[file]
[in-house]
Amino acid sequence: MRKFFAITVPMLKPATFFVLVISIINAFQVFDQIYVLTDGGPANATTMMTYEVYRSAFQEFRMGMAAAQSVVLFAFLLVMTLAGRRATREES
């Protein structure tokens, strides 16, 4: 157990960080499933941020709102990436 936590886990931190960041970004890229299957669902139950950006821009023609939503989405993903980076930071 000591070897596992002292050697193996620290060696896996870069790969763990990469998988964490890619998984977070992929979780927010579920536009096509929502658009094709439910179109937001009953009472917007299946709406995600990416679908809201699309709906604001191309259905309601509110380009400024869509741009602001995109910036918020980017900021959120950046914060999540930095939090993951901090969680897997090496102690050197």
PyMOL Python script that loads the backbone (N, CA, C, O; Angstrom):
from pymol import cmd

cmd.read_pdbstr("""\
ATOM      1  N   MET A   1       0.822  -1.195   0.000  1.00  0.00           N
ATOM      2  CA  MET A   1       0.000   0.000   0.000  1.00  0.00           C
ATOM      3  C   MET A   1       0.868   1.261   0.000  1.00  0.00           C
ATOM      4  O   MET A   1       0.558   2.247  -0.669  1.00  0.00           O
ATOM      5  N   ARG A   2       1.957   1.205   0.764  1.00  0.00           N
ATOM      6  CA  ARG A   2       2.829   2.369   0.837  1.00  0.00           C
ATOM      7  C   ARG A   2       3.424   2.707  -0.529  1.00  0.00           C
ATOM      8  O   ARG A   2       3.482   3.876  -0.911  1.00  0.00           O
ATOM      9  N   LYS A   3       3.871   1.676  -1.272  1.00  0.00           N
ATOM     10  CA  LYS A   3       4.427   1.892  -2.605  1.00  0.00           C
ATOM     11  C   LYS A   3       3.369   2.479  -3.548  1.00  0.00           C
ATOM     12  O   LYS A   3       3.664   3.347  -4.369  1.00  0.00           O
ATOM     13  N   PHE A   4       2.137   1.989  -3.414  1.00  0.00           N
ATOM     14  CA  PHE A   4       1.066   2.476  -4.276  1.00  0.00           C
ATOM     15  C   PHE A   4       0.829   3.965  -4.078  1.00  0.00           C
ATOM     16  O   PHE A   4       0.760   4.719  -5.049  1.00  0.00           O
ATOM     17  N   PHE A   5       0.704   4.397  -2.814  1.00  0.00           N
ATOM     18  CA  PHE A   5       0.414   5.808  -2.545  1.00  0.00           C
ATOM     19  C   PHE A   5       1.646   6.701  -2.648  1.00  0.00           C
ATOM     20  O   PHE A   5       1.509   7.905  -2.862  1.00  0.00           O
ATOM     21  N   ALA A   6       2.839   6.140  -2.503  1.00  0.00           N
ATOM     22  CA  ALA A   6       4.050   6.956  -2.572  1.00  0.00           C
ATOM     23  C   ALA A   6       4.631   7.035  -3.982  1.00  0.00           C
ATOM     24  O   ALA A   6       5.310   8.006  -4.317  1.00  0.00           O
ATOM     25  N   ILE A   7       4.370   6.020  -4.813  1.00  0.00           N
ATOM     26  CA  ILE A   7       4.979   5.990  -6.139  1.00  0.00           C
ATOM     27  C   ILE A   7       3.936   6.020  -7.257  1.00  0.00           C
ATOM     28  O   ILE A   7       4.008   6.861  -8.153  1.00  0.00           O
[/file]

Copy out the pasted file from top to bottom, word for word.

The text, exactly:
[in-house]
Amino acid sequence: MRKFFAITVPMLKPATFFVLVISIINAFQVFDQIYVLTDGGPANATTMMTYEVYRSAFQEFRMGMAAAQSVVLFAFLLVMTLAGRRATREES
């Protein structure tokens, strides 16, 4: 157990960080499933941020709102990436 936590886990931190960041970004890229299957669902139950950006821009023609939503989405993903980076930071 000591070897596992002292050697193996620290060696896996870069790969763990990469998988964490890619998984977070992929979780927010579920536009096509929502658009094709439910179109937001009953009472917007299946709406995600990416679908809201699309709906604001191309259905309601509110380009400024869509741009602001995109910036918020980017900021959120950046914060999540930095939090993951901090969680897997090496102690050197």
PyMOL Python script that loads the backbone (N, CA, C, O; Angstrom):
from pymol import cmd

cmd.read_pdbstr("""\
ATOM      1  N   MET A   1       0.822  -1.195   0.000  1.00  0.00           N
ATOM      2  CA  MET A   1       0.000   0.000   0.000  1.00  0.00           C
ATOM      3  C   MET A   1       0.868   1.261   0.000  1.00  0.00           C
ATOM      4  O   MET A   1       0.558   2.247  -0.669  1.00  0.00           O
ATOM      5  N   ARG A   2       1.957   1.205   0.764  1.00  0.00           N
ATOM      6  CA  ARG A   2       2.829   2.369   0.837  1.00  0.00           C
ATOM      7  C   ARG A   2       3.424   2.707  -0.529  1.00  0.00           C
ATOM      8  O   ARG A   2       3.482   3.876  -0.911  1.00  0.00           O
ATOM      9  N   LYS A   3       3.871   1.676  -1.272  1.00  0.00           N
ATOM     10  CA  LYS A   3       4.427   1.892  -2.605  1.00  0.00           C
ATOM     11  C   LYS A   3       3.369   2.479  -3.548  1.00  0.00           C
ATOM     12  O   LYS A   3       3.664   3.347  -4.369  1.00  0.00           O
ATOM     13  N   PHE A   4       2.137   1.989  -3.414  1.00  0.00           N
ATOM     14  CA  PHE A   4       1.066   2.476  -4.276  1.00  0.00           C
ATOM     15  C   PHE A   4       0.829   3.965  -4.078  1.00  0.00           C
ATOM     16  O   PHE A   4       0.760   4.719  -5.049  1.00  0.00           O
ATOM     17  N   PHE A   5       0.704   4.397  -2.814  1.00  0.00           N
ATOM     18  CA  PHE A   5       0.414   5.808  -2.545  1.00  0.00           C
ATOM     19  C   PHE A   5       1.646   6.701  -2.648  1.00  0.00           C
ATOM     20  O   PHE A   5       1.509   7.905  -2.862  1.00  0.00           O
ATOM     21  N   ALA A   6       2.839   6.140  -2.503  1.00  0.00           N
ATOM     22  CA  ALA A   6       4.050   6.956  -2.572  1.00  0.00           C
ATOM     23  C   ALA A   6       4.631   7.035  -3.982  1.00  0.00           C
ATOM     24  O   ALA A   6       5.310   8.006  -4.317  1.00  0.00           O
ATOM     25  N   ILE A   7       4.370   6.020  -4.813  1.00  0.00           N
ATOM     26  CA  ILE A   7       4.979   5.990  -6.139  1.00  0.00           C
ATOM     27  C   ILE A   7       3.936   6.020  -7.257  1.00  0.00           C
ATOM     28  O   ILE A   7       4.008   6.861  -8.153  1.00  0.00           O